Jennifer Tseng, MD, MPH, is the James Utley Professor and Chair of the Department of Surgery at Boston University School of Medicine and surgeon-in-chief at Boston Medical Center. She is the current president of the Society of Asian Academic Surgeons and one of the founding members of the Society. The Lotus Scroll sat down with Dr. Tseng to learn about her childhood and what makes this West Coast transplant and academic powerhouse tick…
LS – Thanks so much for your time. Can you start off by telling our readers about your childhood?
JT – I was born in Berkeley, California. I’m the oldest kid and my brother was born in San Jose. My parents had both come from Taiwan and were graduate students at Berkeley where they met. My mom was a biochemistry major and got her PhD in nutrition.
JT – My dad was a mechanical engineer and got a job at IBM. It was funny growing up in the Bay area, especially at that time because it was about 10 percent Asian – enough for people to make fun of you, for you to have some ambivalent ideas about whether you wanted to be Asian or something else.
LS – Herb Chen’s presidential address at the American Association of Endocrine Surgeons meeting talked about how he was the only Asian kid at his high school and even his best friend made fun of him.
JT – Absolutely. I belonged to a club that was Asian, and it was kind of cool that you weren’t singled out as Asian. Everyone was Asian, even the cute guys. On the other hand, you were kind of ashamed to belong to that kind of group.
LS – My older daughter is 11, and she comes home from school and says, “I don’t like being Asian.” I’m trying to understand if she just doesn’t like being different or doesn’t like being lumped in with the Asian stereotype.
JT – Both of my kids have the advantage or disadvantage that they don’t really look Asian. My husband’s Italian-American. My son looks a lot like I do, but he doesn’t really look Asian. There’s this funny story where he was at Little League, and he mentions that he had to go to Chinese school. The coach looks him up and down and says, “Why do you go to Chinese school?” My son says, “I’m half Chinese.” The coach says, “Which half?” And my husband says, “The inside half!”
LS – So what happened after high school?
JT – I went to Stanford and then rebelled by not majoring in Engineering.
LS – You rebel.
JT – I was! It was to this point of negotiation where if I went to Northwestern for their six-year medical program, my parents would pay all six years of tuition. If I went to Berkeley, which was significantly cheaper, my parents would pay for four years of college and the first two years of medical school. But if I went to Stanford, my parents would only pay for four years, and then I was on my own for med school.
LS – Hard bargaining.
JT – I know. But we all held up to our bargain. We all think our parents are tiger parents, but there’s only a grain of truth to that because, in retrospect, I realize that they weren’t nearly as strict as I thought they were. When you end up going to a school like Stanford, you realize that everybody, whether they’re Asian or not, has Asian parents.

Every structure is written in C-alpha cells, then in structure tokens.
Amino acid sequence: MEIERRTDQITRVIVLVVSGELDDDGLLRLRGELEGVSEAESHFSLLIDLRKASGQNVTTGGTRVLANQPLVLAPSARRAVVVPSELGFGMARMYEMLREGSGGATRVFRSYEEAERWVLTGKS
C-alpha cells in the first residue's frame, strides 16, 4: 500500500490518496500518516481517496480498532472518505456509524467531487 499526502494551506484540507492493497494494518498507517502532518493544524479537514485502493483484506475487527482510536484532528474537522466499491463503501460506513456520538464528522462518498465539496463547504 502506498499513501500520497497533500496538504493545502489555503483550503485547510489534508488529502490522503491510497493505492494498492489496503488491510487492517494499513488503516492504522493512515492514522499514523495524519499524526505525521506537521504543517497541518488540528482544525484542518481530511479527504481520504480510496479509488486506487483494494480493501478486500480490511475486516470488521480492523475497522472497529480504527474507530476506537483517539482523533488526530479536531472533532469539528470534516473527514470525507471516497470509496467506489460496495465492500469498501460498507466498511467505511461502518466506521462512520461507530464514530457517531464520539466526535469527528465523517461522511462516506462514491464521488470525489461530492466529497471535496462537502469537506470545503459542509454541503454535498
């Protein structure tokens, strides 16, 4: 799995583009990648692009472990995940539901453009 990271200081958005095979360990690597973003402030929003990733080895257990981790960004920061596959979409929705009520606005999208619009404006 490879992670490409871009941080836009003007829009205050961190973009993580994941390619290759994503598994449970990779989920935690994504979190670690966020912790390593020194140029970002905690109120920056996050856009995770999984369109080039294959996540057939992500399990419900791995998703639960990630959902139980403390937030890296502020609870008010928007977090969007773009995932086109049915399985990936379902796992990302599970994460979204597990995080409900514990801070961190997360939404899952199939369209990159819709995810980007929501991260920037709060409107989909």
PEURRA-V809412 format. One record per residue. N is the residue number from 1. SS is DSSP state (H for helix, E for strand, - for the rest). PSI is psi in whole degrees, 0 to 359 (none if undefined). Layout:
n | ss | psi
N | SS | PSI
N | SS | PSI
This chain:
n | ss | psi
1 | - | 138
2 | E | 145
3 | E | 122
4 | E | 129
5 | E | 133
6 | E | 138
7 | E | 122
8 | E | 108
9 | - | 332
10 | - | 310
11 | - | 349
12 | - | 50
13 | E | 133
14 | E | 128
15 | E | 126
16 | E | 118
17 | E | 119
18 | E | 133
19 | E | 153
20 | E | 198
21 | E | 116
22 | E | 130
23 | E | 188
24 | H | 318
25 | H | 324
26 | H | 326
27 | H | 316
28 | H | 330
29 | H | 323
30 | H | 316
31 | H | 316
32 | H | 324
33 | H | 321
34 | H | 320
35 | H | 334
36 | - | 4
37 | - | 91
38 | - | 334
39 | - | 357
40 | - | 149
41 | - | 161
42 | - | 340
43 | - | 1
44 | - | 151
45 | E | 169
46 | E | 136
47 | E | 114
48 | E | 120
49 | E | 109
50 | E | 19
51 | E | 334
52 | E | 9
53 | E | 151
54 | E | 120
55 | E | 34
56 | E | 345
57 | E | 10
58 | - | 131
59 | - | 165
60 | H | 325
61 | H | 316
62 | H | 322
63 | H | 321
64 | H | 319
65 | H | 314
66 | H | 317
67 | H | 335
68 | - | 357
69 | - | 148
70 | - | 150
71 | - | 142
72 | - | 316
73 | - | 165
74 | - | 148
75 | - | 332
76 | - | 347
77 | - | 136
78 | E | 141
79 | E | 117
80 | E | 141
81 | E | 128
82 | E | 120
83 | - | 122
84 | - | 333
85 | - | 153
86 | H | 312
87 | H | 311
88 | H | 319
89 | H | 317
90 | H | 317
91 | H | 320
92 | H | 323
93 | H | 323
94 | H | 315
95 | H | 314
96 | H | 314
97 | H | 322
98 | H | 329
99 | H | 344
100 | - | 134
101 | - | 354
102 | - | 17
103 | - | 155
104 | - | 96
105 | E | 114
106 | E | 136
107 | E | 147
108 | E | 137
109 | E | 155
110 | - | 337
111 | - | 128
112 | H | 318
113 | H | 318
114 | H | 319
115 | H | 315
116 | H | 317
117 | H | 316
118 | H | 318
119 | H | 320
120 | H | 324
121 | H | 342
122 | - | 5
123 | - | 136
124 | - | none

LS – Tell me more about your experiences in college exploring your racial identity.
JT – In college, it wasn’t really about race. I was immersed in this intense humanities program my freshman year. Anyone who went to Stanford would roll their eyes. It was a residential dorm – you lived, breathed, and talked Dante’s Inferno. There were no other Asians in this program – why would you waste your Stanford education in a class that you’re almost certain not to get an A in?
JT – I ended up in it almost by accident because I happened to be assigned to that dorm and saw what an incredible education my roommate and my friends were getting, so I transferred in. I started out as a physics major, but I transitioned to English, with a focus on feminist studies and biology (closet pre-med). Anyway, I really did not get involved in the Asian American community in college, maybe through fleeing into the humanities. It wasn’t deliberate, but you’re trying to find your identity in different ways. You come around full circle.
LS – Can you tell our readers what’s so special about SAAS?
JT – Organizations like SAAS are amazing because they’re level, small, and you can just see the equivalent of people with their hair down. And all these department chairs come, but more importantly, the exciting mid-level brew of people that are going to do something. I think many of the non-Asians who have gone to a SAAS meeting have gotten a lot more out of it than the Asians. I do think we have something special since we are explicit in our desire to help not only Asians, but also anybody who seeks diversity in medicine and seeks networking and connections in academic medicine.
LS – And this year’s meeting is in Boston!
JT – It’s going to be great! We’re getting the food catered by Flour Bakery, and our keynote speaker is Joanne Chang. She was a math major at Harvard and worked as an analyst, and then she suddenly decided to follow her dream and now has this incredibly successful business. But it didn’t start that way. Her parents must have been like, “What are you thinking? You went to Harvard and now you’re baking?!” Can you imagine?
LS – Baking is very mathematical.
JT – Absolutely. We’re also going to have the reception on Thursday night at Anoush’ella, a Lebanese restaurant two blocks from here. Then, the party on Friday night will be at my house, which is very convenient.
LS – How on earth are you going to do that?!
JT – It’ll work. We had our department Christmas party there. September will be great because people can go outside. Bernard’s (Chinese) Restaurant will cater. Even my mom loves it.
LS – Can’t wait to see everyone in Boston at Dr. Tseng’s house!